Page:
Who Is The Millionaire Next Door?

I remember years ago, my cousin wanted to set me up with this guy who drove a Camaro (that’s dating me!) The reason why I didn’t go out with the guy- his money was tied up in a car- and the car does not make the man.

As you know, many People are caught up in the trappings of wealth, designer clothes, cars, big houses and other material goods. When the book  ‘The Millionaire Next Door’ by Stanley and Danko came out, it was eye awakening. It basically teaches you never to pre-judge people. Never assume people don’t have money by the way they dress, the cars they drive, the houses they live in.

Take Warren Buffet- one of the richest men in the world, and you would never recognize him. From what I heard, he wears the rattiest clothes and will let anyone pick up the check! This man is a billionaire. So who are the millionaires?

  • “Many of the types of businesses we are in could be classified as dull-normal. We are welding contractors, auctioneers, rice farmers, owners of mobile-home parks, pest controllers, coin and stamp dealers, and paving contractors.”
  • “We live well below our means. We wear inexpensive suits and drive American-made cars. Only a minority of us drive the current-model-year automobile. Only a minority ever lease our motor vehicles”

Pretty amazing, the true millionaires are non- conspicuous consumers. The question is: Do you judge the customer by how they look and dress? It is a very normal and human thing to do – but very annoying if you are the one being judged. Think about it- how many times have you gone out to the store in your ‘Saturday, loaf around the house, cleaning clothes’ gone into a store to buy something- and been treated rudely? It happens a lot. I didn’t buy a car from a guy, because on a whim, on a Saturday after a day digging the yard, I decided to buy a car.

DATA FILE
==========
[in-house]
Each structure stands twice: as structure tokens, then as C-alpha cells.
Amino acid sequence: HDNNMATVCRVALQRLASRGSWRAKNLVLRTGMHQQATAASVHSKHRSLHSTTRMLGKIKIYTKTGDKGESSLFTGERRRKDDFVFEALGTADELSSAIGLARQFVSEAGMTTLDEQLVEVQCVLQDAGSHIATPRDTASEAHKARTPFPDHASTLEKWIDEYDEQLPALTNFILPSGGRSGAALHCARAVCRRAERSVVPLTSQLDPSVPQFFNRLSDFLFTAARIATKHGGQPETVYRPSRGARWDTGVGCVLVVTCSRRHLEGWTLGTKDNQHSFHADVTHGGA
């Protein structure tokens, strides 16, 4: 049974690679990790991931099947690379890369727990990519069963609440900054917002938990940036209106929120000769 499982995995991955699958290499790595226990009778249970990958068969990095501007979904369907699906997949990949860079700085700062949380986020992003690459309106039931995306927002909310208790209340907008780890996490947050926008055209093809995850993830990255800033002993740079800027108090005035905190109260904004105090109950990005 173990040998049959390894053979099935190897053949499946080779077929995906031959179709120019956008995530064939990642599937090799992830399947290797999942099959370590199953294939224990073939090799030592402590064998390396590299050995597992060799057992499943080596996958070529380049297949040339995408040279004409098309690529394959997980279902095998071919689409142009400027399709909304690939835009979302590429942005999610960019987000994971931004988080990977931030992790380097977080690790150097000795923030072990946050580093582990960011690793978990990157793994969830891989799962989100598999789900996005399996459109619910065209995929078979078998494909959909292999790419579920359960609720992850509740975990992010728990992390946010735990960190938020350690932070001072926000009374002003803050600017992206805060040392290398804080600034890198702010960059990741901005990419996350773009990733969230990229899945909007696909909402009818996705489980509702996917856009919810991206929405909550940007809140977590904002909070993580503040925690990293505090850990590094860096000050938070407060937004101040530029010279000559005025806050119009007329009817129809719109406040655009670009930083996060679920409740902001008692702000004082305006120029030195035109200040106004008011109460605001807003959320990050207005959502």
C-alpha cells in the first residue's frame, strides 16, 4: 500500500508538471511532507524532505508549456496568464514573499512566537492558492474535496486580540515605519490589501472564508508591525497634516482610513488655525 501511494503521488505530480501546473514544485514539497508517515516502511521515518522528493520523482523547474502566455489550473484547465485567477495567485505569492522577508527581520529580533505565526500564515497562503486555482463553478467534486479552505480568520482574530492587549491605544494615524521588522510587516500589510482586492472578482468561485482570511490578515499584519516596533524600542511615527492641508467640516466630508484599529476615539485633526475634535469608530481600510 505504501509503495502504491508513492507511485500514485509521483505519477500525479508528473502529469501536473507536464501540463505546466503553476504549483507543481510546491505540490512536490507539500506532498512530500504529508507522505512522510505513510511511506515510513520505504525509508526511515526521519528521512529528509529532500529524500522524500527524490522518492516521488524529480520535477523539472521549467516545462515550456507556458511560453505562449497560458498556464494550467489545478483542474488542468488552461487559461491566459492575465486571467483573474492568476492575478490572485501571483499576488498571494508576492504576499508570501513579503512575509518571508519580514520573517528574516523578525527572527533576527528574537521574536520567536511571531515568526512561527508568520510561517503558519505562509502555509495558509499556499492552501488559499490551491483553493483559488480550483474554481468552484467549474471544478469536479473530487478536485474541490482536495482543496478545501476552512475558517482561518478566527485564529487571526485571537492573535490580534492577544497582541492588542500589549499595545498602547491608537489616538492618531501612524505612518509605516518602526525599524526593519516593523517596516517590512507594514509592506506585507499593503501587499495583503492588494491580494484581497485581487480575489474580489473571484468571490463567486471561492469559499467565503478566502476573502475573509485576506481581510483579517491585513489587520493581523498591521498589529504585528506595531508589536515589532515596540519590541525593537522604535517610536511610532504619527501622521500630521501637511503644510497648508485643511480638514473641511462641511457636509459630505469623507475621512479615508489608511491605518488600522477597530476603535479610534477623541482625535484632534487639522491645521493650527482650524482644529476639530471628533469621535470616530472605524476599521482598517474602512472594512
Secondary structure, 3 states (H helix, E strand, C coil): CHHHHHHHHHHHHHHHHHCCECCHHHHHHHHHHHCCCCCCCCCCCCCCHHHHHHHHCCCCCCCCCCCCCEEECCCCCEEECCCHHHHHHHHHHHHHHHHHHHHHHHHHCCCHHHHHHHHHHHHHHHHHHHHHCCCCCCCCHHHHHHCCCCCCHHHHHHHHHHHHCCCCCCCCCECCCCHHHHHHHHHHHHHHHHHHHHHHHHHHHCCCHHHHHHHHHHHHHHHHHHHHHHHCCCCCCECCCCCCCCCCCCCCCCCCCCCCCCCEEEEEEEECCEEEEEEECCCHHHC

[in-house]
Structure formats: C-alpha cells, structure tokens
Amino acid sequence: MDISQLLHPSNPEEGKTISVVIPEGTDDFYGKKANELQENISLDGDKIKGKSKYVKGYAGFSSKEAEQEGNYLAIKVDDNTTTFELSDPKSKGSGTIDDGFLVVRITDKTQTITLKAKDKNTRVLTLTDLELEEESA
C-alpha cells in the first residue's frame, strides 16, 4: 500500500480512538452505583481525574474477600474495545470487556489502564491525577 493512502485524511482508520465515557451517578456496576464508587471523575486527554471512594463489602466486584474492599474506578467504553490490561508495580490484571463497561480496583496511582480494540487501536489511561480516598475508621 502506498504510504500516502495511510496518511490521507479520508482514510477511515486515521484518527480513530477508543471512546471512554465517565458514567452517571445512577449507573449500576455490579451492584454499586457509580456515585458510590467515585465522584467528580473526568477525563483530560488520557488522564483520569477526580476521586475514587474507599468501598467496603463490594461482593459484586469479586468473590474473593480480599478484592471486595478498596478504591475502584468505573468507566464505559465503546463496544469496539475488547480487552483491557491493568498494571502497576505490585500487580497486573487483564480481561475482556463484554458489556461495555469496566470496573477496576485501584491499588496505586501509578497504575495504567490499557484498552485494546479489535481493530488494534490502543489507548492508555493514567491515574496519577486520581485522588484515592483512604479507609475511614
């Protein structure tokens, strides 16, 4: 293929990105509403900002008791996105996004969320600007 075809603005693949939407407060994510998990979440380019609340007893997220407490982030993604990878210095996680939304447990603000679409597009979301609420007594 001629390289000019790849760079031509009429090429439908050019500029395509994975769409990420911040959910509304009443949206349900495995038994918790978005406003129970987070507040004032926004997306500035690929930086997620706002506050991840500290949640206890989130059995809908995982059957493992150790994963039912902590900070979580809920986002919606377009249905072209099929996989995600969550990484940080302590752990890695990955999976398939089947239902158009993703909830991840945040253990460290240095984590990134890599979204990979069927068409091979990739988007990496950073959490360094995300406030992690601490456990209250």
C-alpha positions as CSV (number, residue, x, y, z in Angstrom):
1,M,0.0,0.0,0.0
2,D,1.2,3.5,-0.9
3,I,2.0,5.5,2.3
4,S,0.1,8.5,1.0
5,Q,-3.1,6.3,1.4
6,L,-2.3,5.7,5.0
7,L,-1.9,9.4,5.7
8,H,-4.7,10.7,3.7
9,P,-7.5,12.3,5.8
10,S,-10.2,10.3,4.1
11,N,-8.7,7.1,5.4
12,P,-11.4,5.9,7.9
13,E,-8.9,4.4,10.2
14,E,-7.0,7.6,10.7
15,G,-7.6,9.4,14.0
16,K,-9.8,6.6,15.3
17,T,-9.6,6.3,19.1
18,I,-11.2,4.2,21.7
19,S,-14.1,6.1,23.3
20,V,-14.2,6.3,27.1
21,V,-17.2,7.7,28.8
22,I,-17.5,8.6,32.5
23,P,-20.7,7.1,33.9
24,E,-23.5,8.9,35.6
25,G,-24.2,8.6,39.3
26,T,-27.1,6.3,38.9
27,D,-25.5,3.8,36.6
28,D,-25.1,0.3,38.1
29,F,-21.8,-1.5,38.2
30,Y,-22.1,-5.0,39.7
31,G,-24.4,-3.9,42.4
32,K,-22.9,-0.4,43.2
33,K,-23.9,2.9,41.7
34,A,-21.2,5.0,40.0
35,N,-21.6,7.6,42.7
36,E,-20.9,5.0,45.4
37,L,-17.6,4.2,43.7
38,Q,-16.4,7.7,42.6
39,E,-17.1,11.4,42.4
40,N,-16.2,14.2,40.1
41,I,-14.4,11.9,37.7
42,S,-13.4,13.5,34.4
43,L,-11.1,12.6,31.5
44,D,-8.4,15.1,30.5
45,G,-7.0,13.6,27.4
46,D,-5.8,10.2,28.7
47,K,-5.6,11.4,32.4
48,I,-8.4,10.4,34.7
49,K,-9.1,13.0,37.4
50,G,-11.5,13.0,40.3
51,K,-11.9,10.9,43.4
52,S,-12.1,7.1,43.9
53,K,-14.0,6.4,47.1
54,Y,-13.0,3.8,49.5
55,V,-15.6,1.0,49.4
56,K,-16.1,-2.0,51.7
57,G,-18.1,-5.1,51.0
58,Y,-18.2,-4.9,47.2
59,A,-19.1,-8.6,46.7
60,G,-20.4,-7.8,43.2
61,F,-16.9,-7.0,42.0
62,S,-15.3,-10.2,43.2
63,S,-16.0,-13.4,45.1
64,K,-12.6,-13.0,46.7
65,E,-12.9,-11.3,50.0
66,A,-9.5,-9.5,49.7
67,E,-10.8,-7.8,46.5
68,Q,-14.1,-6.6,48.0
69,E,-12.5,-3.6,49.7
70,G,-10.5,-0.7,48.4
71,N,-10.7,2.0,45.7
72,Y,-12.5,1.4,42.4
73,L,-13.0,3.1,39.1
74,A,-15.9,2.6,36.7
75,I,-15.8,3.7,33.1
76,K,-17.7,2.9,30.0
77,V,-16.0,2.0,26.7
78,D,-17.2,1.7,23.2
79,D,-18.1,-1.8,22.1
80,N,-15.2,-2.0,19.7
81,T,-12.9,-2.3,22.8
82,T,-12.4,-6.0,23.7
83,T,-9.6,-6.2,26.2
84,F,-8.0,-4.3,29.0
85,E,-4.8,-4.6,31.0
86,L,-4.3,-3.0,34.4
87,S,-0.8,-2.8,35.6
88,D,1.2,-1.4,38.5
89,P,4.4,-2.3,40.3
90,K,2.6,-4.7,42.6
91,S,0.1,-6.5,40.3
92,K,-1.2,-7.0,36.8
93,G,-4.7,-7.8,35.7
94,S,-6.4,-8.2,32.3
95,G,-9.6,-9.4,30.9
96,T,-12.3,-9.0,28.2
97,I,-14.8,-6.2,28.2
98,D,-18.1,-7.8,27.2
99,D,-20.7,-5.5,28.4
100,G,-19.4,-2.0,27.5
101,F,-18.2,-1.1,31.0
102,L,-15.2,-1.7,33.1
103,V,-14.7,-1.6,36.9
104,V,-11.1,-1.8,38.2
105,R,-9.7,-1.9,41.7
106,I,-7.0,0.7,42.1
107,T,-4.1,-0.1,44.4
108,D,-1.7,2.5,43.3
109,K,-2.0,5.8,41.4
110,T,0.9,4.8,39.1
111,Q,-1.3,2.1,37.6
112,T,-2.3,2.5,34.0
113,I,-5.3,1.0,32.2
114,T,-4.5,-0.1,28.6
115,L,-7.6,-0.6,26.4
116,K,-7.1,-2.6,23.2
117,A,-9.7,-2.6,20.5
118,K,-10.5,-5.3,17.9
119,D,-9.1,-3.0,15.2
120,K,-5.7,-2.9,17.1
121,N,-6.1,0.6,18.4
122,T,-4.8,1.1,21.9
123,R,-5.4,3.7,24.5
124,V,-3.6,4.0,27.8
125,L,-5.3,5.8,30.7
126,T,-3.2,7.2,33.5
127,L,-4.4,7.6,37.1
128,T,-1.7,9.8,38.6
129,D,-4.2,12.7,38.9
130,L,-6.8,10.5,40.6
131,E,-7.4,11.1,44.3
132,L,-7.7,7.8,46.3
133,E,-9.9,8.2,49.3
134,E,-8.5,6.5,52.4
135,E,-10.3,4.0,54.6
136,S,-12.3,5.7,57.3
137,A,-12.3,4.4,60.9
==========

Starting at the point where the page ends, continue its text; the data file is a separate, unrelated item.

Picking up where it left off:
That said- luxury goods are still selling, but the consumer wants to know what they are buying.

6 Keys to Selling Higher End

1.) Be the Expert

•    The customer looks to you for advice and guidance
•    Take control
•    Ask Questions about their needs, wants and lifestyle.

2.) Show the Best to Everyone First
•    Never prejudge. Assume everyone is rich.
•    Start high and go down
•    Studies show most people buy the first frame they put on.

3.) Show Color and Talk Lifestyle
•    Use shoes as an example
•    Fashion Accessory

4.) Wear it Yourself
•    Four C’s: Colorful, Costly, Current and Coordinated
•    If you wear it, you will sell it

5.) Understand about Price Resistance
•    Quote prices with confidence
•    Know the verbiage in up selling managed care patients
•    Never, never look at a patient’s pocketbook.
•    Know about your product

6.) HAVE FUN SELLING

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Comments

  1. I have been an Optician, Manager, Retail Manager, Lab Tech etc forever. I never judge a book by it’s cover or a Patient by their clothes. When I was working for Eyemasters, I had a young man come in in his work clothes , covered with monument dust. I headed straight for him, no one else even got up to go help. I sold him a pair of glasses for $500.00, this was in the late 80’s. He pulled out a Major Wade of cash and I don’t mean $1s. He was a very nice guy and was a very satisfied customer. The other Opticians always asked for my secret to my good and great sales. I always told them to never judge your customer and to treat them like family or your best friend, It really does work.

  2. I love hearing these stories, thank you for sharing that. No-one likes to be pre-judged .

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